GNU/Linux and especially Red Hat going out of their way to take a dump on POSIX means even if projects care about portability it is no longer trivial to do so in many contexts. Used to come nearly for free. For example sorry not every *nix has /bin/sh/ -> /usr/bin/bash (or dash) which seems to be assumed all too often.
When the previous gig for a lot of at least the early guys (test pilot) had a 1 in 4 fatality rate at the time might as well go all out and get to see space or even better the moon if going to pull the Gs and play russian roulette every time you go up.
(edit: yep all 3 were Navy test pilots lol).
Virtually no other suicide method is as effective the first time as firearms and other methods generally give more warning for intervention. Will agree getting rid of guns won't get rid of suicides. Still seems like everyone is a good guy with a gun until them or a family member aren't or are dead. Grew up hunting in a very rural area so I have seen both sides on the issue so not big on taking people's guns or rights. That said I know first hand how a gun can make life disappear in an instant so zero desire to own one since I became parent here in a large city. Actually should get off my butt and get my 8yo to take a gun safety class just in case. Hunting with my dad was the source of some very positive memories but those days are gone (wildlife on the decline) and not a risk I would take with my own son. Live in a different world.
In the developed world assuming you are not a peace officer or soldier, if having a gun makes you statistically safer you my friend have made some bad life choices along the way. If people want guns for other reasons fine (hunting, enjoy shooting, etc) but but safety should not be one else you lying to yourself and covering for irrational fear or a tiny pecker.
2/3 of gun deaths are suicides and even higher percentage if include accidents. A large portion of the gun homicides are committed by people who live in the same house (significant others, etc). I am not a fan of gun control in general but this lie that keeping a gun in the house makes you safer is total horse shit. Best way to make sure you will never die of a gunshot wound is wait for it don't own a gun. Less into to telling others they can't own one but all for when they f**k up with one, them spending a large portion of the rest of their lives in jail.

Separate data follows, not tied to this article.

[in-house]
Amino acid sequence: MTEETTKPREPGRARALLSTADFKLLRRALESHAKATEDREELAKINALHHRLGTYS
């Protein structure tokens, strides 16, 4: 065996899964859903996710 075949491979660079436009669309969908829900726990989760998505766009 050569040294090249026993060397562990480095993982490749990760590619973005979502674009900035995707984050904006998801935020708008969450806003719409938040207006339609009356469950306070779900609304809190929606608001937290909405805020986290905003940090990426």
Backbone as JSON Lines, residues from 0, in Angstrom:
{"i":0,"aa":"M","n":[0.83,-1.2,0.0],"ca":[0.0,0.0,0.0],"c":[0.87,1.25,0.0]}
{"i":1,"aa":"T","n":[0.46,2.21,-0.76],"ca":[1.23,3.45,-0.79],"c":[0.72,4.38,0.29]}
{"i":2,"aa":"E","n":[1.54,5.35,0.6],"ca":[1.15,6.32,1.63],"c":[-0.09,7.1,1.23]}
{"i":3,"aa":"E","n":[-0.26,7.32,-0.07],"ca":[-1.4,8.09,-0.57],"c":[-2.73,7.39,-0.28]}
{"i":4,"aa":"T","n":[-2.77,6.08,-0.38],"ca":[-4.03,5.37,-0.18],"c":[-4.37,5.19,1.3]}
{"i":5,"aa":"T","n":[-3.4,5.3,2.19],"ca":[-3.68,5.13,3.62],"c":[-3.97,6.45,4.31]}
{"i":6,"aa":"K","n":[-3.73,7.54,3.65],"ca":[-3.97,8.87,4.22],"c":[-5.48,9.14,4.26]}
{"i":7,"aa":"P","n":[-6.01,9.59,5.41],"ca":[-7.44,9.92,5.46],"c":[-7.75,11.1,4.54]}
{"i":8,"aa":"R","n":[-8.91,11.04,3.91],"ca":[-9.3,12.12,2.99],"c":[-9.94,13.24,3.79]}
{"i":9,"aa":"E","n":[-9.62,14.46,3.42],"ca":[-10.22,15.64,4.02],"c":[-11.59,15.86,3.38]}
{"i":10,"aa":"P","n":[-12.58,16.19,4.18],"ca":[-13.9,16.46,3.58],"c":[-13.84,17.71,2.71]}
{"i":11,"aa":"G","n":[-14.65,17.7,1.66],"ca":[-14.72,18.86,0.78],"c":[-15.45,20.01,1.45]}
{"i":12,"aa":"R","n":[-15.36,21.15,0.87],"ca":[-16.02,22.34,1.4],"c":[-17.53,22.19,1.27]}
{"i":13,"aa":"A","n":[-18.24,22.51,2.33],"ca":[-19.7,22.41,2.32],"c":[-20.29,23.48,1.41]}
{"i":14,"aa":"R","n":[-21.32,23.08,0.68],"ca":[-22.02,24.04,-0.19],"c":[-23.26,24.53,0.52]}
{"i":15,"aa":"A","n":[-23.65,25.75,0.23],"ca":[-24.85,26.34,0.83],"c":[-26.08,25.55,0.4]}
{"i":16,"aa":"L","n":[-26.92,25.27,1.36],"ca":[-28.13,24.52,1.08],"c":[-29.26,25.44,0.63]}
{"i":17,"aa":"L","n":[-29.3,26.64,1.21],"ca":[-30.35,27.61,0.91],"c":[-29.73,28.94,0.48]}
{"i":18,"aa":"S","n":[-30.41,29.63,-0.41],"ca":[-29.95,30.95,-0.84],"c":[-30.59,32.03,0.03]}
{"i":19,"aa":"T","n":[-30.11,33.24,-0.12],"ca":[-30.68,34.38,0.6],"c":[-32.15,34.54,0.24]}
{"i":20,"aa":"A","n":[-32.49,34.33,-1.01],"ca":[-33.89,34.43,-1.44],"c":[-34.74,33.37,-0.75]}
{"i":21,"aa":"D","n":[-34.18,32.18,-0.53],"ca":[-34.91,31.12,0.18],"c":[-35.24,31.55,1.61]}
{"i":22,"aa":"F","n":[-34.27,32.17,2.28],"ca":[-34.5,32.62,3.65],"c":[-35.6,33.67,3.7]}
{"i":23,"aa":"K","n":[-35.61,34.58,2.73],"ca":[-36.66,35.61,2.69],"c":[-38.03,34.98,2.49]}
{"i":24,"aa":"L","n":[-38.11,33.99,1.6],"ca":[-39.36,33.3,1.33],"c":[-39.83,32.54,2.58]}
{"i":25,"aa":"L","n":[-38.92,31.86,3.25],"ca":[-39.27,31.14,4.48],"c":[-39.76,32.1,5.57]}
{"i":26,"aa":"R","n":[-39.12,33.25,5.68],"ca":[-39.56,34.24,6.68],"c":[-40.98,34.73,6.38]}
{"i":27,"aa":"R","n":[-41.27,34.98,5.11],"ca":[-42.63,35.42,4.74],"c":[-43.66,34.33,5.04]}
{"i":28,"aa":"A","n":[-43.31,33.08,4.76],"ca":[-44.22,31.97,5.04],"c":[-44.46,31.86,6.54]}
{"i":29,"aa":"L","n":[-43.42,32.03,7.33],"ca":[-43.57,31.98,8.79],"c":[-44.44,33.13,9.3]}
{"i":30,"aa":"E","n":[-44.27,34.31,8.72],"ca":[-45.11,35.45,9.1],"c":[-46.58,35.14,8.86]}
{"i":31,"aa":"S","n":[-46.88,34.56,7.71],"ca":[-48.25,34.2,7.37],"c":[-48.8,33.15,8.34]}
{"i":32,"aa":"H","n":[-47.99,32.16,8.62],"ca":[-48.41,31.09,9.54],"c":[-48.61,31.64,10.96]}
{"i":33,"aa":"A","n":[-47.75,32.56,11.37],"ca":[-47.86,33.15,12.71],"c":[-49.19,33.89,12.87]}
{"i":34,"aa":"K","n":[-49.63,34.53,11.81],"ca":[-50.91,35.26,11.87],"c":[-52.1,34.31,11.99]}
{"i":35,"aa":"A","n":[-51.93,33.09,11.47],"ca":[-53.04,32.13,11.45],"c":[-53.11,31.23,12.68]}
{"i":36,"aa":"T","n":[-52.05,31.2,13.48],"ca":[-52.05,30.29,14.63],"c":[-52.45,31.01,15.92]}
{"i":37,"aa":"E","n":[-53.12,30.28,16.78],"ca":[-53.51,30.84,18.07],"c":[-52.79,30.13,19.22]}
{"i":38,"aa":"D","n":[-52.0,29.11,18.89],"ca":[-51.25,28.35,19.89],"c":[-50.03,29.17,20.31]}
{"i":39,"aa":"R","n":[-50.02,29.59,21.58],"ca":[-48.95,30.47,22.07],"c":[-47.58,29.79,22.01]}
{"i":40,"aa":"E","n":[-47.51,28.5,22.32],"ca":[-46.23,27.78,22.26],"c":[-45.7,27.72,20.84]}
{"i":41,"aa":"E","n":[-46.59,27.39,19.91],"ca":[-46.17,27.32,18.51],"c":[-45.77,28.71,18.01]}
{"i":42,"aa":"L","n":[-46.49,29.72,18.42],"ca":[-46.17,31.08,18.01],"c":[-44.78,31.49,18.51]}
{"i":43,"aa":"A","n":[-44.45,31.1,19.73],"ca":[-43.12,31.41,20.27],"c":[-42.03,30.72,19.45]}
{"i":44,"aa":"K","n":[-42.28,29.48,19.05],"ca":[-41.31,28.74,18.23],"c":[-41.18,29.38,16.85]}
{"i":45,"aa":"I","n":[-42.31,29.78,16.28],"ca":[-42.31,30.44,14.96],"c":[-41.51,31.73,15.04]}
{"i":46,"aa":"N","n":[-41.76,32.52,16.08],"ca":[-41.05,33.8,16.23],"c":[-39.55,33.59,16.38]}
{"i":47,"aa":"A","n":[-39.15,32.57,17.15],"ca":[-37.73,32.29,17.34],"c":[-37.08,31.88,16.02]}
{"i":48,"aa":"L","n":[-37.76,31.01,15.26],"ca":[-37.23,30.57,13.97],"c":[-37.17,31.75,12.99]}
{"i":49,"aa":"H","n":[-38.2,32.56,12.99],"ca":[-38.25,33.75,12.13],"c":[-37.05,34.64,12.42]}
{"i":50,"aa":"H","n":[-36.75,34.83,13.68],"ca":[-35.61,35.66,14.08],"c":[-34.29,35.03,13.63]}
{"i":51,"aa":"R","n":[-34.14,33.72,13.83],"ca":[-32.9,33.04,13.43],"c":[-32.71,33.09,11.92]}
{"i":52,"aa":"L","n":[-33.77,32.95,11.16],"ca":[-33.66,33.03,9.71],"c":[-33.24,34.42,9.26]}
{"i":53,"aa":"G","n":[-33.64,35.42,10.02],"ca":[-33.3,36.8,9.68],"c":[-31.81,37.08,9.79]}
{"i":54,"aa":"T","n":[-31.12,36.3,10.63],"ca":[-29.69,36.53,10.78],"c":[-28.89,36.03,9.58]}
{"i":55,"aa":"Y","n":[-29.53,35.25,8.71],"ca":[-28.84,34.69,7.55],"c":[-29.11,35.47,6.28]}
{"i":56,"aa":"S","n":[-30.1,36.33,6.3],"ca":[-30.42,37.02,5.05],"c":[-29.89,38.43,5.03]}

Look if the F35 and Little Crappy Ships proved anything its that at least if we blow the money on the Russians we mostly get people into space and back. Else like the Boeing virtual border fence if we do it ourselves with so many heads in the trough we spend the vast sums of money and still haven't left the ground. Honestly with the Boomers in charge now not sure if the US could successfully go to the moon for any amount of money these days. I gots to get mine first.
Badly off topic now granted by for kicks installed i386 version instead and voila no lock up. Woot at least until they kill off the architecture but hopefully by then whatever is fubar (guessing an X video driver extension or something) in amd64 will be resolved. If I was a good netizen I would track it down, report it and give back and all that but meh I suck. Works for now will do for now.
This damn game was what I remember. I remember how much my 8yo self hated loading it and I remember how frustrated I was until I figured out you have to press the joystick button (as you know only one back then) when ball gets to your guy to catch (Madden was almost still coaching then forget in a game which came much later so sure foreign to kids today). Loved the game even though was laggy IIRC. Luckily not too long after my dad bought a floppy drive and joined some local shareware type club (read pirate disks to each other) and that era was quickly over.
(edit: Turns out it was hard to time button press to catch the ball anyway so sure that is why burned in my memory decades later).
>Roll forward...and it's all shit again. And it will always be shit. The technology works, the process doesn't.
>That's because the process includes the end users. As always, humans are the weak link.
Sure I am committing some type of logical fallacy but ergo humans are shit. No really I can buy that conclusion.